|Publication number||US7444501 B2|
|Application number||US 11/563,943|
|Publication date||Oct 28, 2008|
|Filing date||Nov 28, 2006|
|Priority date||Nov 28, 2006|
|Also published as||CA2668584A1, CN101535951A, DE602007009861D1, EP2087420A2, EP2087420B1, US20080126770, WO2008067277A2, WO2008067277A3|
|Publication number||11563943, 563943, US 7444501 B2, US 7444501B2, US-B2-7444501, US7444501 B2, US7444501B2|
|Inventors||Michael William Morrow|
|Original Assignee||Qualcomm Incorporated|
|Export Citation||BiBTeX, EndNote, RefMan|
|Patent Citations (7), Classifications (9), Legal Events (5)|
|External Links: USPTO, USPTO Assignment, Espacenet|
The present invention relates generally to the field of pipelined processors and, in particular, to a method of recognizing subroutine call in order to reduce power and increase utilization of the pipelined processor.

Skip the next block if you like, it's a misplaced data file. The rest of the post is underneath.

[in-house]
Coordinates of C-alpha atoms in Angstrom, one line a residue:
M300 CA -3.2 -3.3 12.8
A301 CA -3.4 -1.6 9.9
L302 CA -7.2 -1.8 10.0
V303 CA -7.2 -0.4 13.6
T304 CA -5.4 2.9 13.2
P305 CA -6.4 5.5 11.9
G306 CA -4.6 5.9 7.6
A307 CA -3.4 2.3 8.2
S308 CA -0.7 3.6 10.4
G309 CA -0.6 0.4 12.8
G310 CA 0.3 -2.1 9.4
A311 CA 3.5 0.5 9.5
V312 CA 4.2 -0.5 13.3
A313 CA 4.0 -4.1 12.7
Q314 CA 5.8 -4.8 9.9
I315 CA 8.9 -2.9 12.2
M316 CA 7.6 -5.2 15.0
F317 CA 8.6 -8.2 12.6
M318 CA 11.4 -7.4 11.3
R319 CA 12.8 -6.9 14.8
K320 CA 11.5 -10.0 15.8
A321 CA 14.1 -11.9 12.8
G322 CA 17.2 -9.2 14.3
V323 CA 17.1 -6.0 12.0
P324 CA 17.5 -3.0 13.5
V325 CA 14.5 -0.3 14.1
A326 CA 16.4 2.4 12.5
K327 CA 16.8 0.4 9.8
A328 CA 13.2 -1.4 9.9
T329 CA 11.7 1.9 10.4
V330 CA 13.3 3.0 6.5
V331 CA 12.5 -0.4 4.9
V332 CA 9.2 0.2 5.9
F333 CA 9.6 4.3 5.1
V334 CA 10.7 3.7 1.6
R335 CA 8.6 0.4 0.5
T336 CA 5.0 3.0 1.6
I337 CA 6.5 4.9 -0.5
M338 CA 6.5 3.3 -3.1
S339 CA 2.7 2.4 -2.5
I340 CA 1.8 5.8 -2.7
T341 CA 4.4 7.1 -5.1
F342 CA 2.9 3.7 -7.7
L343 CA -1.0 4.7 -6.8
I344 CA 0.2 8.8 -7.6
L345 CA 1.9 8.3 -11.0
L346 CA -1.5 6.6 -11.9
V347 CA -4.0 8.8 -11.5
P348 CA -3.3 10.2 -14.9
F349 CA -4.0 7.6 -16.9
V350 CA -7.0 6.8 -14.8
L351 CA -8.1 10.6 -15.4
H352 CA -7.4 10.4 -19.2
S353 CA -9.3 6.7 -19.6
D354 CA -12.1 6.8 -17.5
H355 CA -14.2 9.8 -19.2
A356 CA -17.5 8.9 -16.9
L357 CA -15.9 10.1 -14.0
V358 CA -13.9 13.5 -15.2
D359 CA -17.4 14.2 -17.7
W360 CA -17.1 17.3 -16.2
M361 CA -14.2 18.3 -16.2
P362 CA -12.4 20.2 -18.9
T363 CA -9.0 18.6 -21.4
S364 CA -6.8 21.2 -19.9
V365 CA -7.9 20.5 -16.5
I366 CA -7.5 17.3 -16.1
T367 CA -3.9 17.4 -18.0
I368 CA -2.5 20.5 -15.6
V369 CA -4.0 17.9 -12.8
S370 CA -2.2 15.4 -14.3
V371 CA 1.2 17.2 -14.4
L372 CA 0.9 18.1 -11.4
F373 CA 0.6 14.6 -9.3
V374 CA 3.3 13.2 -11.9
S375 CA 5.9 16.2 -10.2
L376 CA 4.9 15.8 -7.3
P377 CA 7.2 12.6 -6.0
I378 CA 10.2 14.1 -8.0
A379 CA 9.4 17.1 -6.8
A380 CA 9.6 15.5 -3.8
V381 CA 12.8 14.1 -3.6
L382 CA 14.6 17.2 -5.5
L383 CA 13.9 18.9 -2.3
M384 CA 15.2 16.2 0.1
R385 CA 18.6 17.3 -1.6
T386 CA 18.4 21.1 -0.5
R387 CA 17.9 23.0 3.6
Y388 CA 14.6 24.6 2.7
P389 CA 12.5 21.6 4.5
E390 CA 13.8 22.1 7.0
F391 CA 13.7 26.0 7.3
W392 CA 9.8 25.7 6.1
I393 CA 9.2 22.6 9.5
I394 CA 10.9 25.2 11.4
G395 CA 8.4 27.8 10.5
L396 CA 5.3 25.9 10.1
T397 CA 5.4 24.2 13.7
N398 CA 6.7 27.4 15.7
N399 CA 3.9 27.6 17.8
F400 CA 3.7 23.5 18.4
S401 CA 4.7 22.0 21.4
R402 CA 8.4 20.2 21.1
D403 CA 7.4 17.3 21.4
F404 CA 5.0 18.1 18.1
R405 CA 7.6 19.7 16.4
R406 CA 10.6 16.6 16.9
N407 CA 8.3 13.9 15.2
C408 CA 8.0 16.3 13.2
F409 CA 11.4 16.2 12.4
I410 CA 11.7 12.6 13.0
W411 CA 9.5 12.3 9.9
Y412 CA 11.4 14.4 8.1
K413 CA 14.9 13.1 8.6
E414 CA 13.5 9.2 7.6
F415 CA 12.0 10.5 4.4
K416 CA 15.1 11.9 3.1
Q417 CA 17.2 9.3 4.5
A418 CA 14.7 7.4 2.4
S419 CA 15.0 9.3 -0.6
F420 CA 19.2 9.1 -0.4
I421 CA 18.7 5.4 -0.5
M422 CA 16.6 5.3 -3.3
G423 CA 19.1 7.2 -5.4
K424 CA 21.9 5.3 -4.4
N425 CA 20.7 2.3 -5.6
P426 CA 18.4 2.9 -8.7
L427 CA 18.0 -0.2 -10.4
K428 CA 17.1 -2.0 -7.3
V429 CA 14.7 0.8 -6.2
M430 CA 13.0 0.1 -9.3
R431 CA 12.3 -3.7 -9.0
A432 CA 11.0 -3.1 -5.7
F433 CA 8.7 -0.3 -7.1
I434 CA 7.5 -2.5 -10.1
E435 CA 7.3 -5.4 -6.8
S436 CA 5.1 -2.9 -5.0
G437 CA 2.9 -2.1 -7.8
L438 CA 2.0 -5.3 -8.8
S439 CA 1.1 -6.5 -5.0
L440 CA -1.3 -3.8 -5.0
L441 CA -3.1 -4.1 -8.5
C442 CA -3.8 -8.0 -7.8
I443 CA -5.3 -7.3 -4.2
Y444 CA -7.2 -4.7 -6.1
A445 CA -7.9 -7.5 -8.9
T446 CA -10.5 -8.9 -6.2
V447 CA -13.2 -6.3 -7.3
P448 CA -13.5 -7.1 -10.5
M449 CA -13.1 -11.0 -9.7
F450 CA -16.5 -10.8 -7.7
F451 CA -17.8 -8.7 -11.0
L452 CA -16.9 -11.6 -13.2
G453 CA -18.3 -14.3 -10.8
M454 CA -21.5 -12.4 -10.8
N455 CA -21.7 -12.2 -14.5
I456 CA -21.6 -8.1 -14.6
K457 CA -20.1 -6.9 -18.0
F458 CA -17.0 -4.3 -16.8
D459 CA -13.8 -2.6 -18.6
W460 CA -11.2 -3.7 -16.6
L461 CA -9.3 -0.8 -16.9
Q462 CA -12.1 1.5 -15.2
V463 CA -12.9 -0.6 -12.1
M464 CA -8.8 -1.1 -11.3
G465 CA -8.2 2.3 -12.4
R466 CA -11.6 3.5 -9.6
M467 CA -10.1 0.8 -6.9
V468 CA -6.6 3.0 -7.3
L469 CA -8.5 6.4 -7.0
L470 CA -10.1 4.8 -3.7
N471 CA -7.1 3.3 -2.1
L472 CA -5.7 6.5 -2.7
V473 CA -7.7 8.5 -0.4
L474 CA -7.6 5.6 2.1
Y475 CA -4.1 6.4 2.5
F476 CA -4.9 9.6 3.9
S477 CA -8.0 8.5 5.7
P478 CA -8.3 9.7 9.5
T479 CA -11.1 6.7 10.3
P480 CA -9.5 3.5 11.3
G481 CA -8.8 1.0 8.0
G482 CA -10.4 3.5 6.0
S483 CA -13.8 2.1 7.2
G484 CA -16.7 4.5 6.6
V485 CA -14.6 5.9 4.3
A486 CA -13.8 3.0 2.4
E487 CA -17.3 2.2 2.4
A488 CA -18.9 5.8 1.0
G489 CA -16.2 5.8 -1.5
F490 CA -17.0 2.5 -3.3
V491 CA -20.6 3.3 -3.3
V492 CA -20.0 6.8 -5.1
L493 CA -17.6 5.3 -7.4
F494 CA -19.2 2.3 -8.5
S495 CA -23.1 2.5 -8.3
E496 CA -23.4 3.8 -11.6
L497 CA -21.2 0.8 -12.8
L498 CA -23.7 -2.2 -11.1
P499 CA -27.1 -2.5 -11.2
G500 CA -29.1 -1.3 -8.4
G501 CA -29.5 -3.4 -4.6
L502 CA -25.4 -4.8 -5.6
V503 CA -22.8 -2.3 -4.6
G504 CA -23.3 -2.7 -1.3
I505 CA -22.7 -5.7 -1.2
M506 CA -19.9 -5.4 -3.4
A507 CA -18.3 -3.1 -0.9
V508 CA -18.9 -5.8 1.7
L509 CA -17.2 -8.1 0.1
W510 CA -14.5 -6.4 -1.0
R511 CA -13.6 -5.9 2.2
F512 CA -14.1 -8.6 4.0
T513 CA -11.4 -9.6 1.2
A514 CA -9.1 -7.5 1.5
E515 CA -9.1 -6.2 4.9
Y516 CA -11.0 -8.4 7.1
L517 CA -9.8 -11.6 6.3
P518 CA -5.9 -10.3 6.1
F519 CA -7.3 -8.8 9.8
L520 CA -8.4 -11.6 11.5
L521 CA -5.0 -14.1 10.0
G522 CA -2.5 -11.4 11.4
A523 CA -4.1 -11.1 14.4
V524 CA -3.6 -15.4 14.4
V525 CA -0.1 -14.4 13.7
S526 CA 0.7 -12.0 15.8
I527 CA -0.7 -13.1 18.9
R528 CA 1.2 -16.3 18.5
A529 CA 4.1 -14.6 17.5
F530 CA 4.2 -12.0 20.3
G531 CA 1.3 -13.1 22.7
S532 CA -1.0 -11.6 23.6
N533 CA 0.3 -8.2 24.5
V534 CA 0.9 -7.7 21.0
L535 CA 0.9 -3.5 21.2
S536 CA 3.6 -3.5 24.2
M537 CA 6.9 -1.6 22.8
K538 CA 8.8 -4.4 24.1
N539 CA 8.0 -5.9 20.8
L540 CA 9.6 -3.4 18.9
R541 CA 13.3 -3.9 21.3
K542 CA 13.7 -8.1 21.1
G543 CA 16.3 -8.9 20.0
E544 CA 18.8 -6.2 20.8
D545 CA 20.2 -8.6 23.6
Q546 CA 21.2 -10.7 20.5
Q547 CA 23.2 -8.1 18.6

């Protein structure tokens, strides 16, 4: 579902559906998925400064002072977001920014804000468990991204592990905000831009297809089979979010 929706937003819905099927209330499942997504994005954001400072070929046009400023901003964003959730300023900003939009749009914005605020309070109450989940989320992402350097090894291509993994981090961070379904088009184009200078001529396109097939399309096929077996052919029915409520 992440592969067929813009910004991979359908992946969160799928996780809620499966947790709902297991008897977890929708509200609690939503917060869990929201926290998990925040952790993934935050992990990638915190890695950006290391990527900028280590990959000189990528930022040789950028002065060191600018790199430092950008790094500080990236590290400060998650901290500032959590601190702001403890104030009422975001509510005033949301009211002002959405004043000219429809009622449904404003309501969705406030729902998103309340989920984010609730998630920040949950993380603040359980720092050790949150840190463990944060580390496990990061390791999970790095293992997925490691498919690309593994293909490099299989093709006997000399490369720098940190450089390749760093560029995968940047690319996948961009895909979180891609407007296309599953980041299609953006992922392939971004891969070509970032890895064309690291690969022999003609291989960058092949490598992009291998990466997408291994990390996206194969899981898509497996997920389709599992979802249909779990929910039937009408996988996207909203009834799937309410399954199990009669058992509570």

Microprocessors perform computational tasks in a wide variety of applications. Improved processor performance is almost always desirable, to allow for faster operation and/or increased functionality through software changes. In many embedded applications, such as portable electronic devices, conserving power is also an important goal in processor design and implementation.
Many modern processors employ a pipelined architecture, where sequential instructions are overlapped in execution to increase overall processor throughput. Maintaining smooth execution through the pipeline helps achieve high performance. Most modern processors also utilize a hierarchical memory, with fast, on-chip cache memories storing local copies of recently accessed data and instructions.